In three weeks, the Convex protocol attracted over $3 billion in deposits, while becoming the largest 🐳 whale of CRV, today and probably forever. Luck is never a negligible factor, but with such a smashing entry into DeFi top protocols, we must look much further. Indeed, the key to understanding the meteoric rise of Convex is tokenomics, and this is our topic of the day!
In DeFi, besides the technical, you also have to be a fine sociologist, or rather a “game theorist” as we say around here: to know how to anticipate the reactions of crowds to a given set of rules.
The emergence of liquidity mining programs last year showed that the right set of rules can move huge amounts of capital. The question now is how to do it wisely, i.e. with an awareness of what is at stake in the long run.
Indeed, liquidity mining by itself only attracts mercenary and opportunistic deposits. In fact, liquidity mining is more a tool to make a project known than to perpetuate it.
To last in DeFi, it is a matter of tokenomics: i.e. the mechanics of the native tokens of protocols. Tokenomics is in a way the gameplay of a DeFi protocol.
As you probably know, I am a big fan of the CRV model. It’s perfect, since the game around the CRV token has never been as lively as it has been in the last few weeks. Some people even talk about #lockening to describe the race to accumulate CRVs that Convex, Yearn and StakeDAO are engaged in.
Let’s go into details to understand the concept of flywheel with the example of Convex / Curve. I will finish by analyzing protocols that could be used in a similar scenario.
The rise of the first 🎡 DeFi flywheel
With the launch of Convex, a new term began to be used to describe its operation and tokenomics: 🎡 flywheel.
There isn’t a precise definition yet, but I’ll try one: it describes a protocol that achieves a winning trifecta:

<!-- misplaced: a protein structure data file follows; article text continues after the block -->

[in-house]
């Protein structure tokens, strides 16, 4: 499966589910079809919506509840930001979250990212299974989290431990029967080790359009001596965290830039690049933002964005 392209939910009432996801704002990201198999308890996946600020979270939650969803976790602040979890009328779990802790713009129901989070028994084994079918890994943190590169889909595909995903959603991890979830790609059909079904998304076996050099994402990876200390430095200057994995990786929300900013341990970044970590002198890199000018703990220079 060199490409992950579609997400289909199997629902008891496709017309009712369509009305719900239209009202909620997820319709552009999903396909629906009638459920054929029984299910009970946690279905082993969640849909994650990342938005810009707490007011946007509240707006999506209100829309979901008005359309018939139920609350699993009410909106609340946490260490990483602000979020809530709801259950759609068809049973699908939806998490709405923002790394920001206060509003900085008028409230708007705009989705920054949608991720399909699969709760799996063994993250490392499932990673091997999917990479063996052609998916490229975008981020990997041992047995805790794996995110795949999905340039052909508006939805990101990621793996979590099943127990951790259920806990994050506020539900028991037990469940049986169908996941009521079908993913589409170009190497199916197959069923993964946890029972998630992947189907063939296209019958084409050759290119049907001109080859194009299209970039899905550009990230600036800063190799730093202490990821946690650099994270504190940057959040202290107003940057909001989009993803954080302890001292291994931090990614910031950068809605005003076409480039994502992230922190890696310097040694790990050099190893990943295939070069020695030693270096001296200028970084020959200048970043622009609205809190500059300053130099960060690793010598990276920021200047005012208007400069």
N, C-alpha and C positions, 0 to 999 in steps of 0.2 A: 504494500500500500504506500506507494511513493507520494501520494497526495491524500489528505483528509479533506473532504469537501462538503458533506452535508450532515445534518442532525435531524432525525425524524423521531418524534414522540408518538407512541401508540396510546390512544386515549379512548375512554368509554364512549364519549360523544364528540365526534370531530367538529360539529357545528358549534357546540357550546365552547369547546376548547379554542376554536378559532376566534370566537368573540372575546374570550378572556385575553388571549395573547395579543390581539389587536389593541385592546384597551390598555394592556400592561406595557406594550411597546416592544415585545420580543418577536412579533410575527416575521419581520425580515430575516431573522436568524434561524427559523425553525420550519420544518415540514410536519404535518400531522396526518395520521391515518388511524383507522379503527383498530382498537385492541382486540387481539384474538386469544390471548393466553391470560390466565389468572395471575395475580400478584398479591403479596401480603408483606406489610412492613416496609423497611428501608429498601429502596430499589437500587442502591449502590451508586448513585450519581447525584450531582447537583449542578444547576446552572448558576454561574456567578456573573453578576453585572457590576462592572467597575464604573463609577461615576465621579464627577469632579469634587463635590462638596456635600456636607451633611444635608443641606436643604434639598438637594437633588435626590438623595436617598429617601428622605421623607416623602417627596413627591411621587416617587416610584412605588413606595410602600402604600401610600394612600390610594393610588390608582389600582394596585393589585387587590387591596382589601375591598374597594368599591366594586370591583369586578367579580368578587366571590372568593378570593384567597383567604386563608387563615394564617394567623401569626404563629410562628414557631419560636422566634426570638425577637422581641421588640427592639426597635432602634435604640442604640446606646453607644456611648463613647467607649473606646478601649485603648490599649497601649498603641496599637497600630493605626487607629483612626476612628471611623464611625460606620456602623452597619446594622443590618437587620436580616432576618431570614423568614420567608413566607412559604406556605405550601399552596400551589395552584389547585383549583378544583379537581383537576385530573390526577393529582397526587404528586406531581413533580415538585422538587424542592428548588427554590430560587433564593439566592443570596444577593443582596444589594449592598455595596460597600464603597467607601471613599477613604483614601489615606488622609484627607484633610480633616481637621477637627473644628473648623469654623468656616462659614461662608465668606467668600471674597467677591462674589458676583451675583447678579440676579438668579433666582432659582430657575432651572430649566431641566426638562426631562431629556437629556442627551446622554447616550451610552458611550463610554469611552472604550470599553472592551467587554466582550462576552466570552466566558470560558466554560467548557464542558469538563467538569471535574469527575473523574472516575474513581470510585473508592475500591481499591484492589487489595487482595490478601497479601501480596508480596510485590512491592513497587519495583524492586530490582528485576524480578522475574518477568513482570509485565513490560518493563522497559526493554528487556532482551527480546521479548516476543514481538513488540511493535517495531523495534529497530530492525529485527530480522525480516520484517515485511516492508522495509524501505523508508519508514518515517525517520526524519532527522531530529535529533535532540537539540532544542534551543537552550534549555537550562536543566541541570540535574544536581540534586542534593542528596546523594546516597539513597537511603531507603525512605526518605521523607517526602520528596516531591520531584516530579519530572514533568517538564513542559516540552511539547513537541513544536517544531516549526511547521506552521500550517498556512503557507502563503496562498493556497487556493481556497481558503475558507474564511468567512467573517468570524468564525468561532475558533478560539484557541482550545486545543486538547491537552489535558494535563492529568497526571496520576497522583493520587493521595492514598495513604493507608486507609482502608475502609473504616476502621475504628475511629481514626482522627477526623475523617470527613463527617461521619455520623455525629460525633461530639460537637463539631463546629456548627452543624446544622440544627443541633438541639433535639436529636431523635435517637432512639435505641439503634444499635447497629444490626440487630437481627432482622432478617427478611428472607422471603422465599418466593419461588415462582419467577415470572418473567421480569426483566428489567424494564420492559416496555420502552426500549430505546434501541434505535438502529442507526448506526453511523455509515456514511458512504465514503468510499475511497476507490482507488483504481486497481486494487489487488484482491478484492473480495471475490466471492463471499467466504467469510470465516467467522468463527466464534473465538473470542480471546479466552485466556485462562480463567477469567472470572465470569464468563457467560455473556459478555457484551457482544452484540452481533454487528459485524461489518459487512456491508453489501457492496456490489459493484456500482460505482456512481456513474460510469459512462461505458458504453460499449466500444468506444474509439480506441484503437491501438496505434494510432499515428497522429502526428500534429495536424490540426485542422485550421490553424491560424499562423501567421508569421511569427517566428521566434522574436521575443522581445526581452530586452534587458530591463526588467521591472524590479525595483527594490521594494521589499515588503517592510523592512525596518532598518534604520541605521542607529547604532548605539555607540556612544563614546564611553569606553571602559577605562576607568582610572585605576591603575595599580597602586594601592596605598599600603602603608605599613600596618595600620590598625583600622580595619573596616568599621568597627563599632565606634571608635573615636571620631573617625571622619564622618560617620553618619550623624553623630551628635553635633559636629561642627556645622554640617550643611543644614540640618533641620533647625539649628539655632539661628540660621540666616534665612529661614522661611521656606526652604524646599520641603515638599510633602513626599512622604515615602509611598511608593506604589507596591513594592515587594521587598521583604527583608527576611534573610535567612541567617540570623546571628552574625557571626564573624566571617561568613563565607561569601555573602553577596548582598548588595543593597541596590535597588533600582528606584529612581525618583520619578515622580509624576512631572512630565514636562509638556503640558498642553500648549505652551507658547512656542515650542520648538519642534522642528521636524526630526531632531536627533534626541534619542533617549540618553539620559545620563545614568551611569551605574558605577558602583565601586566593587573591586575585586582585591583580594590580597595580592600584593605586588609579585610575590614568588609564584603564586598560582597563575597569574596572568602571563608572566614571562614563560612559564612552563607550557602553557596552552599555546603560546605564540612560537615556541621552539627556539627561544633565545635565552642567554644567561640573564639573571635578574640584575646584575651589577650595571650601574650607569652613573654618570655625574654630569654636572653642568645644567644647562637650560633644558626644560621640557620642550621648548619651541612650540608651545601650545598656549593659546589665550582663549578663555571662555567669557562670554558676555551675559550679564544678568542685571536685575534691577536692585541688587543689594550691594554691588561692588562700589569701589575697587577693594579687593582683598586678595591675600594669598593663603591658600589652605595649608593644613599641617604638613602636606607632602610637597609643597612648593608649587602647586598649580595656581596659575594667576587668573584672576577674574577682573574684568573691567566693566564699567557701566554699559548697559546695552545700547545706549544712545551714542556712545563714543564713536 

- A tokenomics that offers interesting opportunities to token owners optimistic about the future of the model.
- A protocol that is itself relevant and meets a real need, ideally in direct synergy with another protocol.
- A liquidity mining program (+airdrop) to start the loop and attract the first token owners.
I generalized the Convex model, but it has an additional feature: Convex is a kind of “meta-protocol”: it is built entirely on top of Curve Finance and in synergy with it.
Thus, the forerunner of the flywheel would probably be found among protocols built in synergy with others. For example, although it is built on top of BSC and suffered a significant attack recently, the Bunny protocol helped the DEX PancakeSwap to develop.
Bunny offers to manage Pancake liquidity provider positions, while issuing its own token based on the returns generated. This simplifies the management of liquidity providers positions on Pancake while generating an additional source of return (BUNNY token).
So to fully understand the concept of 🎡 flywheel, let’s analyze the best one we’ve had the opportunity to see so far: Convex. It turns out to be a bit more complicated because it relies on Curve, so you first need to understand the curve tokenomics.
CRV: a tokenomics for 🎡 flywheels?
Curve Finance’s tokenomics is almost a year old and yet it is still often misunderstood
The great elegance of the CRV tokenomics resides in aligning the interests of several actors better than any other tokenomics known to date: the liquidity providers, the CRV holders and the Curve protocol itself.
Indeed, the model tends over time to merge the two populations (CRV holders and LP) through two mechanics:
- Liquidity providers are incensitivised in CRV.
- CRV stakers (VeCRV holders) can “boost” the CRV yield of their liquidity provision on Curve.
This model creates an interesting path for protocol users, who are strongly encouraged to make a long-term commitment. Indeed, locking CRVs into VeCRVs becomes more and more efficient the longer the commitment is - the maximum being 4 years.
To go further, I invite you to read this article
Nevertheless, the CRV model also has its limitations, the most obvious one being the impact of Ethereum transaction fees: large sums of money can be required for the game to start making sense.